Delaying retirement can keep you healthier and smarter.
Summer is here, which normally means it’s time to take a vacation! In the age of the Coronavirus pandemic, many plans are being changed or curtailed. No matter where you’re going, if you’re not prepared, a potentially amazing holiday can turn out to be the worst. Here are our summer health tips to make sure everything goes smoothly and as safely as possible.
Wash your hands regularly.
It might seem obvious, but this is your best and easiest way to stay healthy while you’re traveling. Regular handwashing can help prevent COVID-19 transmission as well as more routine illnesses like diarrhea and respiratory infections. Washing up can also help you avoid bacteria such as E. coli and salmonella, which can cause major gastrointestinal issues (or even something worse). You’ll also remove germs left from a sneeze or other factors that can cause colds and other illnesses that can ruin your trip.
And consider the health and habits of the people around you. Take antibacterial wipes to deal with germy surfaces, such as a gas pump, door handles, or hotel room surfaces.
Eat and drink in moderation.
There’s no shame in indulging when you’re on vacation, but try to keep a balance between occasional splurges and nutritious food. For example, if you’re planning a big dinner, try eating light vegetables during the day.
Also, try to eat vegetables at least once daily while traveling. Dark, leafy greens are especially a good choice: They can improve your mood and energy.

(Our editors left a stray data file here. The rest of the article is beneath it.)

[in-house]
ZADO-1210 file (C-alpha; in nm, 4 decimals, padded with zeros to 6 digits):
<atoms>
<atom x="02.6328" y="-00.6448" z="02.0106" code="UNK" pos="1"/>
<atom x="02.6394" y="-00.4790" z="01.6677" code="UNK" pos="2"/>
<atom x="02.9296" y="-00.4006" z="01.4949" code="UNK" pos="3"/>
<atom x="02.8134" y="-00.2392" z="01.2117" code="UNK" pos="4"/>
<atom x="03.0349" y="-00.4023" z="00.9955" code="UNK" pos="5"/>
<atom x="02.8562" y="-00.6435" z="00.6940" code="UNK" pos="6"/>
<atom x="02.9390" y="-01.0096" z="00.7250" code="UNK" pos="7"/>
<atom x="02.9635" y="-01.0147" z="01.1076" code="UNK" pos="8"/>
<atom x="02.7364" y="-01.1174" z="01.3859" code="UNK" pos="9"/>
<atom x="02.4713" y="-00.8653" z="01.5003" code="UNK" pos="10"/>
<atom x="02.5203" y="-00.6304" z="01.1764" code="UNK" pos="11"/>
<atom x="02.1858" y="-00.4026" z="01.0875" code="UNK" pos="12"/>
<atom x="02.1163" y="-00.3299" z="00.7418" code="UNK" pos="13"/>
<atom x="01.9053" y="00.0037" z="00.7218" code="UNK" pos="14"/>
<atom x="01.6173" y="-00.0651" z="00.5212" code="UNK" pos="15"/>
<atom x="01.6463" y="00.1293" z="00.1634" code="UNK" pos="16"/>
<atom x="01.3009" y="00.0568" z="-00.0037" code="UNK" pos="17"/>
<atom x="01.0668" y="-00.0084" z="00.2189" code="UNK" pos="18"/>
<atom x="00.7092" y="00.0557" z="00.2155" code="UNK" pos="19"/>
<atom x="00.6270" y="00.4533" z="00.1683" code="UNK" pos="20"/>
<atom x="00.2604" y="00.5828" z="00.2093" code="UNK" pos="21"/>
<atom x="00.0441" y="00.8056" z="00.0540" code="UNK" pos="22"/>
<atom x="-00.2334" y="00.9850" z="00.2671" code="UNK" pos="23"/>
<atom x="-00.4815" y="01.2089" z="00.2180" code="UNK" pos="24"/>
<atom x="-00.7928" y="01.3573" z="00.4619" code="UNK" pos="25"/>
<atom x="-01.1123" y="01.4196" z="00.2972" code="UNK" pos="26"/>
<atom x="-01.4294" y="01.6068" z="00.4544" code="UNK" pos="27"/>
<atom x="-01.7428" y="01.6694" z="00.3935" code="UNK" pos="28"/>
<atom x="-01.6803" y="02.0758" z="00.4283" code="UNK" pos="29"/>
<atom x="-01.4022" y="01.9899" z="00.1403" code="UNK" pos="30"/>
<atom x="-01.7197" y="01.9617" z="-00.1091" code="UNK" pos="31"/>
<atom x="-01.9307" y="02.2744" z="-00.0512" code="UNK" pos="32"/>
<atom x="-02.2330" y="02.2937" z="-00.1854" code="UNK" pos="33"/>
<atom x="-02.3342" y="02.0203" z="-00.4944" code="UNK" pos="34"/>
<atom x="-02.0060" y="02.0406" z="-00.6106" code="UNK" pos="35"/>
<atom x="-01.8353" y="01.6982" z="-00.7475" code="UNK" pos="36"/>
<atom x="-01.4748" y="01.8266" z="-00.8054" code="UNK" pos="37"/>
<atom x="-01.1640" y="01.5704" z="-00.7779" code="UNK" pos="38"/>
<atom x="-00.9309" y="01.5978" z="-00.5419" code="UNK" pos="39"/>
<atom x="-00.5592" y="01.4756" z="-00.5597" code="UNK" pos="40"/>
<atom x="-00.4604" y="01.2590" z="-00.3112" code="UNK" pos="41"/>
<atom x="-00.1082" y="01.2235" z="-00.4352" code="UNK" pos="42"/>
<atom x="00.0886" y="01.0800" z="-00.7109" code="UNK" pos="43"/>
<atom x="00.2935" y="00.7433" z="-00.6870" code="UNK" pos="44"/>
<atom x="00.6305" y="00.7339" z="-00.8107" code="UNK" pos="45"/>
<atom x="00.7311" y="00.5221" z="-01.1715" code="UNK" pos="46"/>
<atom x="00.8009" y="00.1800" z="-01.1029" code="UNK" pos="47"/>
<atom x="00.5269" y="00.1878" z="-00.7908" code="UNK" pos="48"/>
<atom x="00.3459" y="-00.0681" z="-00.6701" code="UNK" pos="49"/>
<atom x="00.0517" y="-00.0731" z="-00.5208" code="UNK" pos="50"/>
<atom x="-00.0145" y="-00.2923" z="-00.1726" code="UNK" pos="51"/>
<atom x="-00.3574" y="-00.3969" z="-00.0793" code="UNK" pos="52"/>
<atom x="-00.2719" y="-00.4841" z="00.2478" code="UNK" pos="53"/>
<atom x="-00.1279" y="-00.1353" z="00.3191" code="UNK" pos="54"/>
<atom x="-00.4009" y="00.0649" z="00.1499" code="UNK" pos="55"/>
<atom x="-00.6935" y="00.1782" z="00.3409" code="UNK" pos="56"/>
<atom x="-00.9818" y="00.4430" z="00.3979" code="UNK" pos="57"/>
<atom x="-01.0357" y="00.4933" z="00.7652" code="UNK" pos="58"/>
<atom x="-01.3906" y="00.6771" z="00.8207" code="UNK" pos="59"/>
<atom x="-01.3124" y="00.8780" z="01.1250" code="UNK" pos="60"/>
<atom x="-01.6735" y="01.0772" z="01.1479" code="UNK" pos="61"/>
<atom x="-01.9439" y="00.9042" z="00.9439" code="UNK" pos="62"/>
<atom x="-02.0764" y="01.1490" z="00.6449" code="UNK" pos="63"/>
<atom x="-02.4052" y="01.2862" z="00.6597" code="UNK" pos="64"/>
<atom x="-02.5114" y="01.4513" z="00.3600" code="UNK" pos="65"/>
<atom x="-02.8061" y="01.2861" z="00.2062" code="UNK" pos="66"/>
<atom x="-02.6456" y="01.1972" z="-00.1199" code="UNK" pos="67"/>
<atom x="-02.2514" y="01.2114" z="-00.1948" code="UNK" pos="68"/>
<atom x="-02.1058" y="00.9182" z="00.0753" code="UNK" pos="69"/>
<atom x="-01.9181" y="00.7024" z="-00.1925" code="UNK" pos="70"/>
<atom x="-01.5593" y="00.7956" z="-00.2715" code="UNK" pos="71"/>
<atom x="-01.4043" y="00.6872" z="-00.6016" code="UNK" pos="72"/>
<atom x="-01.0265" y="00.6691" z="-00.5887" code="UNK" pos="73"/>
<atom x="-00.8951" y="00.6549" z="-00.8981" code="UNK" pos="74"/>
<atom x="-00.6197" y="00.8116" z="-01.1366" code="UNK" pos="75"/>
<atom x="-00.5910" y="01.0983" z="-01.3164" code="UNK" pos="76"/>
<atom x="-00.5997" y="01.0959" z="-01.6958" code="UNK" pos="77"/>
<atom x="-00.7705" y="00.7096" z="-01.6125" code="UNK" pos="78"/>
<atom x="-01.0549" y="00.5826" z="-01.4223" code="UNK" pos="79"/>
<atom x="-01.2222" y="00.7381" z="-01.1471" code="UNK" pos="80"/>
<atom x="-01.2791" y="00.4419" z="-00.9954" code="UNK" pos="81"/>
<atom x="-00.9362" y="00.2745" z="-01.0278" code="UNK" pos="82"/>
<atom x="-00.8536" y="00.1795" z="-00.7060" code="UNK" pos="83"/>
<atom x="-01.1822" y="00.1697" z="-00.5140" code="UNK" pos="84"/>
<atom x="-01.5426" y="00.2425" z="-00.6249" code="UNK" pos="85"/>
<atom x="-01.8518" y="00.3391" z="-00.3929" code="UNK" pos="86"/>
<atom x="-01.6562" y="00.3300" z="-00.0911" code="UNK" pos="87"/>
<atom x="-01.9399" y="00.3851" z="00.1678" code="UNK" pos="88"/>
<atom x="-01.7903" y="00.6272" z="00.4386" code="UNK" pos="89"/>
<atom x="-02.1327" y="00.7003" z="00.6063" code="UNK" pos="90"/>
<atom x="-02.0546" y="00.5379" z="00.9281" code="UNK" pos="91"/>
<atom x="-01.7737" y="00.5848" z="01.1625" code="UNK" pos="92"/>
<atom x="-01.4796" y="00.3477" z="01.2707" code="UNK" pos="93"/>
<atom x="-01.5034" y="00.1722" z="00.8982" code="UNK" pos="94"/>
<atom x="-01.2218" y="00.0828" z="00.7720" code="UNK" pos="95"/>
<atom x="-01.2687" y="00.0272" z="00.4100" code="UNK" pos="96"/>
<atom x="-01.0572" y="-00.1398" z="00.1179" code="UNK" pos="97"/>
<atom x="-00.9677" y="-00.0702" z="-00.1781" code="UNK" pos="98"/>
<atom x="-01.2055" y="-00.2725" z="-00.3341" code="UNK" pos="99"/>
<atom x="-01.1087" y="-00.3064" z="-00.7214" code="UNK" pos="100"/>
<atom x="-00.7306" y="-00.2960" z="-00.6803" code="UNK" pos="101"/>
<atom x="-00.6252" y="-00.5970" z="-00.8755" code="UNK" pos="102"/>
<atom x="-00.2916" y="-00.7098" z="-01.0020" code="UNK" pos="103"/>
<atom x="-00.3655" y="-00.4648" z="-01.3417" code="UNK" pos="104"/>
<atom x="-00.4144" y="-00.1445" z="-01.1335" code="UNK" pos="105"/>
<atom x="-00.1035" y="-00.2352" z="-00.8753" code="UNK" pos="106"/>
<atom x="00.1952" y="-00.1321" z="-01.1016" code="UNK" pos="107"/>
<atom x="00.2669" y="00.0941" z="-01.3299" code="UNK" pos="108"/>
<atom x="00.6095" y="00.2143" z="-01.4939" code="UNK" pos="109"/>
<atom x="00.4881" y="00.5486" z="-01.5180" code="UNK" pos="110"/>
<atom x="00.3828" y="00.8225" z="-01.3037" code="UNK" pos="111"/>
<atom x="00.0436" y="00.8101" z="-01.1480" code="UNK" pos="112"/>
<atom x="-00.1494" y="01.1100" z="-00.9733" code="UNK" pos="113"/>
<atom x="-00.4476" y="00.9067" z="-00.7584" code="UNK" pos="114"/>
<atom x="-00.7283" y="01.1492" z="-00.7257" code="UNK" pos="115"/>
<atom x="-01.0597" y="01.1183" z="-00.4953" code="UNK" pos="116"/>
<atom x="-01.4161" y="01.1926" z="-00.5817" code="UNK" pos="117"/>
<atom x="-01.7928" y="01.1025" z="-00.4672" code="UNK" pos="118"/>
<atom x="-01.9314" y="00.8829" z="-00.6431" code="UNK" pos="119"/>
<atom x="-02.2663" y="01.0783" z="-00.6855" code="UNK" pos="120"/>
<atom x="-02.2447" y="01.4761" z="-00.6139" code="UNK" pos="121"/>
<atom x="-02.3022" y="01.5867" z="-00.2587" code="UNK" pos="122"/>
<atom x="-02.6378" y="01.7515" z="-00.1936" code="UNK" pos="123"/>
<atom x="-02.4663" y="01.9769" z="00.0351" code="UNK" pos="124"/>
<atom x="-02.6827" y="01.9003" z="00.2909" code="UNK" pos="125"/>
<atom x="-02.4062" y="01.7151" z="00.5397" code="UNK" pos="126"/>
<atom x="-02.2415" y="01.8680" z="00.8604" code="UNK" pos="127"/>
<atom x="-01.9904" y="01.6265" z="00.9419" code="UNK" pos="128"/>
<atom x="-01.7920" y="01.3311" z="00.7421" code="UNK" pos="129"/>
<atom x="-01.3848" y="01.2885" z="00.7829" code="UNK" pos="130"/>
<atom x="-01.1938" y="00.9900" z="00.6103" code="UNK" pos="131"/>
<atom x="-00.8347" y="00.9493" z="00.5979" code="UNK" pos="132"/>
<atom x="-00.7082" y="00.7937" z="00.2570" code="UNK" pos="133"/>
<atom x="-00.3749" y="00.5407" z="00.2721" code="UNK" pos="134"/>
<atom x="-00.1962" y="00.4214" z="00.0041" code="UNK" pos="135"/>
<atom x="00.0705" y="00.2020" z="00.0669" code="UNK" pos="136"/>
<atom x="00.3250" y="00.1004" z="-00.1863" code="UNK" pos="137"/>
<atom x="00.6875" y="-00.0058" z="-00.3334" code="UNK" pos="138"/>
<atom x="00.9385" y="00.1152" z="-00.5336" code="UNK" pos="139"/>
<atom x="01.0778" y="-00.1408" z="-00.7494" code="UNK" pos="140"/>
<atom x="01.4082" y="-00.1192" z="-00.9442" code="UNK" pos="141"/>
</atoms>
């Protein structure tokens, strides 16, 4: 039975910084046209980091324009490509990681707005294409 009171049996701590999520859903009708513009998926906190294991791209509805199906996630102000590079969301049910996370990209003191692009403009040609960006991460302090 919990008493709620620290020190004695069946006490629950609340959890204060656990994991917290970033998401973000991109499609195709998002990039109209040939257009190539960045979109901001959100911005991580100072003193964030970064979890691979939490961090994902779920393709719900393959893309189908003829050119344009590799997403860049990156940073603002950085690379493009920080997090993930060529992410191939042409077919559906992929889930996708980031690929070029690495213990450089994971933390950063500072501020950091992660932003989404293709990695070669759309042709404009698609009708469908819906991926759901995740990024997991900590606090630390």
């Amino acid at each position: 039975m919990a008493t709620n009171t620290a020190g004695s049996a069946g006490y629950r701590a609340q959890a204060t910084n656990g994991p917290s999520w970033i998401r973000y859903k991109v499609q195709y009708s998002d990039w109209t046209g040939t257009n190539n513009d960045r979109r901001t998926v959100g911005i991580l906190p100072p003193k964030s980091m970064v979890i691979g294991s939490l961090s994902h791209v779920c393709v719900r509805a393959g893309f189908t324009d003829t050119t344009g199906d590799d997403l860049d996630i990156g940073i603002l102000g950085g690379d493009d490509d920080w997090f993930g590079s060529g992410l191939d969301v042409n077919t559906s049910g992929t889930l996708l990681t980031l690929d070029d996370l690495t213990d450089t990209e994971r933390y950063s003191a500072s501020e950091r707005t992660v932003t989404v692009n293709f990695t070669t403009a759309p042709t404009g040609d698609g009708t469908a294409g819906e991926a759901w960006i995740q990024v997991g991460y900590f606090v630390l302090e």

To further protect your health, try to eat outdoors whenever possible and avoid smaller, older restaurants. Getting to-go orders is a smart alternative as well and provide the opportunity for a fun family picnic.
It can be challenging to drink enough water when you’re busy enjoying the summer and sightseeing. However, dehydration can cause headaches, fatigue, and even serious health problems.
Here are some useful tips:
- Bring an empty bottle to the airport and fill it at the terminal.
- Keep a bottle of water with you everywhere you go — and make sure you bring extra water for any children traveling with you.
- Download an app to track your water intake and get notifications.
Get enough sleep.
Vacation is a time for both play and rest. If you get less than six hours of sleep per night, even for just a week, you’re more likely to get a common cold than people who sleep more. If your body is thrown off from jet-lag, try taking a melatonin pill on the first night or two in your new environment. This will prepare your body to relax at your new bedtime.
Get some exercise.
Even if you need a relaxing vacation where rest is the only thing you’ve planned, try to get at least 30 minutes of physical activity every day. Exercising on vacation can help you recover from any stiffness from sleeping in a new bed, and it improves your overall energy level. Consider exercising outdoors and avoiding enclosed gyms and studios.
Use your sunscreen.
Days spent at the pool or the beach mean more exposure to the sun’s harmful rays. Use a sunscreen with a sun protection factor (SPF) of at least 30 and apply it every couple of hours or when you’re sweaty and/or wet. This will reduce your risk of skin cancer. Hats are great extra protection for you and your kids.
This piece is a guest post by the makers of Durisan. Learn more by visiting www.Durisan.com